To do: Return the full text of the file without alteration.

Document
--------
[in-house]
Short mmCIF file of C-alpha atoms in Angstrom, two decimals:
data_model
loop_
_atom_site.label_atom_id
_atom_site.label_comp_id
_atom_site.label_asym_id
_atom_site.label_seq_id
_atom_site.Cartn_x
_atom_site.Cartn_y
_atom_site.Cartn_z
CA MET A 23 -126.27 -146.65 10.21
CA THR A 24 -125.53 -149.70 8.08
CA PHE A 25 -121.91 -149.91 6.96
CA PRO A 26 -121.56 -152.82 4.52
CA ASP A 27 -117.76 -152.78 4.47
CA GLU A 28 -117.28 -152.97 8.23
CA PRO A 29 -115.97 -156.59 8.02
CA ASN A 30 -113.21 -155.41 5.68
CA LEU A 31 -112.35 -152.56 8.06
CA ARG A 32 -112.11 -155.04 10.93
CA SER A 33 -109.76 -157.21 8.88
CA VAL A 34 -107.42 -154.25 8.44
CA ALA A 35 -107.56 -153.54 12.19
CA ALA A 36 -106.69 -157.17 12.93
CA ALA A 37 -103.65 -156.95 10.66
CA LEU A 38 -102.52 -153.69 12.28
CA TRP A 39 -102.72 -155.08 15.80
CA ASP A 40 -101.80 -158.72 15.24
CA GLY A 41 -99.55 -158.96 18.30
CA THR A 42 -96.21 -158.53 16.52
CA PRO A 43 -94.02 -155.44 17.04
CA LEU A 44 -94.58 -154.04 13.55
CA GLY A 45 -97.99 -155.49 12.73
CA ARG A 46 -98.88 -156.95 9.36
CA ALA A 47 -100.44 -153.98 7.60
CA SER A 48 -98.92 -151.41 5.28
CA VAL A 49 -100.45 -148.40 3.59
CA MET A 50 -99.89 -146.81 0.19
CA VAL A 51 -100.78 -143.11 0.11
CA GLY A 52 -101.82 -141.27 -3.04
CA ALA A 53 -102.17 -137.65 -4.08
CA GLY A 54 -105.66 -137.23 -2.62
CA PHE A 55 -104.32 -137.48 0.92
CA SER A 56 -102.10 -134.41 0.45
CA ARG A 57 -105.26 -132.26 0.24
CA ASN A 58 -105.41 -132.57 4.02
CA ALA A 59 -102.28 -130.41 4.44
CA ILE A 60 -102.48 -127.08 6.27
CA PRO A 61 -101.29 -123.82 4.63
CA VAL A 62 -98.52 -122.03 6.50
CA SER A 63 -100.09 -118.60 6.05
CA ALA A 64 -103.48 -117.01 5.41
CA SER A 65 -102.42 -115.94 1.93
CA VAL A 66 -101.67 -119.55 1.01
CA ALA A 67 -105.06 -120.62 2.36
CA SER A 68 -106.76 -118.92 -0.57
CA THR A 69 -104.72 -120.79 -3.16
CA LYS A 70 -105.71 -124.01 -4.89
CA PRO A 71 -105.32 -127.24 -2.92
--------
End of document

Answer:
[in-house]
Short mmCIF file of C-alpha atoms in Angstrom, two decimals:
data_model
loop_
_atom_site.label_atom_id
_atom_site.label_comp_id
_atom_site.label_asym_id
_atom_site.label_seq_id
_atom_site.Cartn_x
_atom_site.Cartn_y
_atom_site.Cartn_z
CA MET A 23 -126.27 -146.65 10.21
CA THR A 24 -125.53 -149.70 8.08
CA PHE A 25 -121.91 -149.91 6.96
CA PRO A 26 -121.56 -152.82 4.52
CA ASP A 27 -117.76 -152.78 4.47
CA GLU A 28 -117.28 -152.97 8.23
CA PRO A 29 -115.97 -156.59 8.02
CA ASN A 30 -113.21 -155.41 5.68
CA LEU A 31 -112.35 -152.56 8.06
CA ARG A 32 -112.11 -155.04 10.93
CA SER A 33 -109.76 -157.21 8.88
CA VAL A 34 -107.42 -154.25 8.44
CA ALA A 35 -107.56 -153.54 12.19
CA ALA A 36 -106.69 -157.17 12.93
CA ALA A 37 -103.65 -156.95 10.66
CA LEU A 38 -102.52 -153.69 12.28
CA TRP A 39 -102.72 -155.08 15.80
CA ASP A 40 -101.80 -158.72 15.24
CA GLY A 41 -99.55 -158.96 18.30
CA THR A 42 -96.21 -158.53 16.52
CA PRO A 43 -94.02 -155.44 17.04
CA LEU A 44 -94.58 -154.04 13.55
CA GLY A 45 -97.99 -155.49 12.73
CA ARG A 46 -98.88 -156.95 9.36
CA ALA A 47 -100.44 -153.98 7.60
CA SER A 48 -98.92 -151.41 5.28
CA VAL A 49 -100.45 -148.40 3.59
CA MET A 50 -99.89 -146.81 0.19
CA VAL A 51 -100.78 -143.11 0.11
CA GLY A 52 -101.82 -141.27 -3.04
CA ALA A 53 -102.17 -137.65 -4.08
CA GLY A 54 -105.66 -137.23 -2.62
CA PHE A 55 -104.32 -137.48 0.92
CA SER A 56 -102.10 -134.41 0.45
CA ARG A 57 -105.26 -132.26 0.24
CA ASN A 58 -105.41 -132.57 4.02
CA ALA A 59 -102.28 -130.41 4.44
CA ILE A 60 -102.48 -127.08 6.27
CA PRO A 61 -101.29 -123.82 4.63
CA VAL A 62 -98.52 -122.03 6.50
CA SER A 63 -100.09 -118.60 6.05
CA ALA A 64 -103.48 -117.01 5.41
CA SER A 65 -102.42 -115.94 1.93
CA VAL A 66 -101.67 -119.55 1.01
CA ALA A 67 -105.06 -120.62 2.36
CA SER A 68 -106.76 -118.92 -0.57
CA THR A 69 -104.72 -120.79 -3.16
CA LYS A 70 -105.71 -124.01 -4.89
CA PRO A 71 -105.32 -127.24 -2.92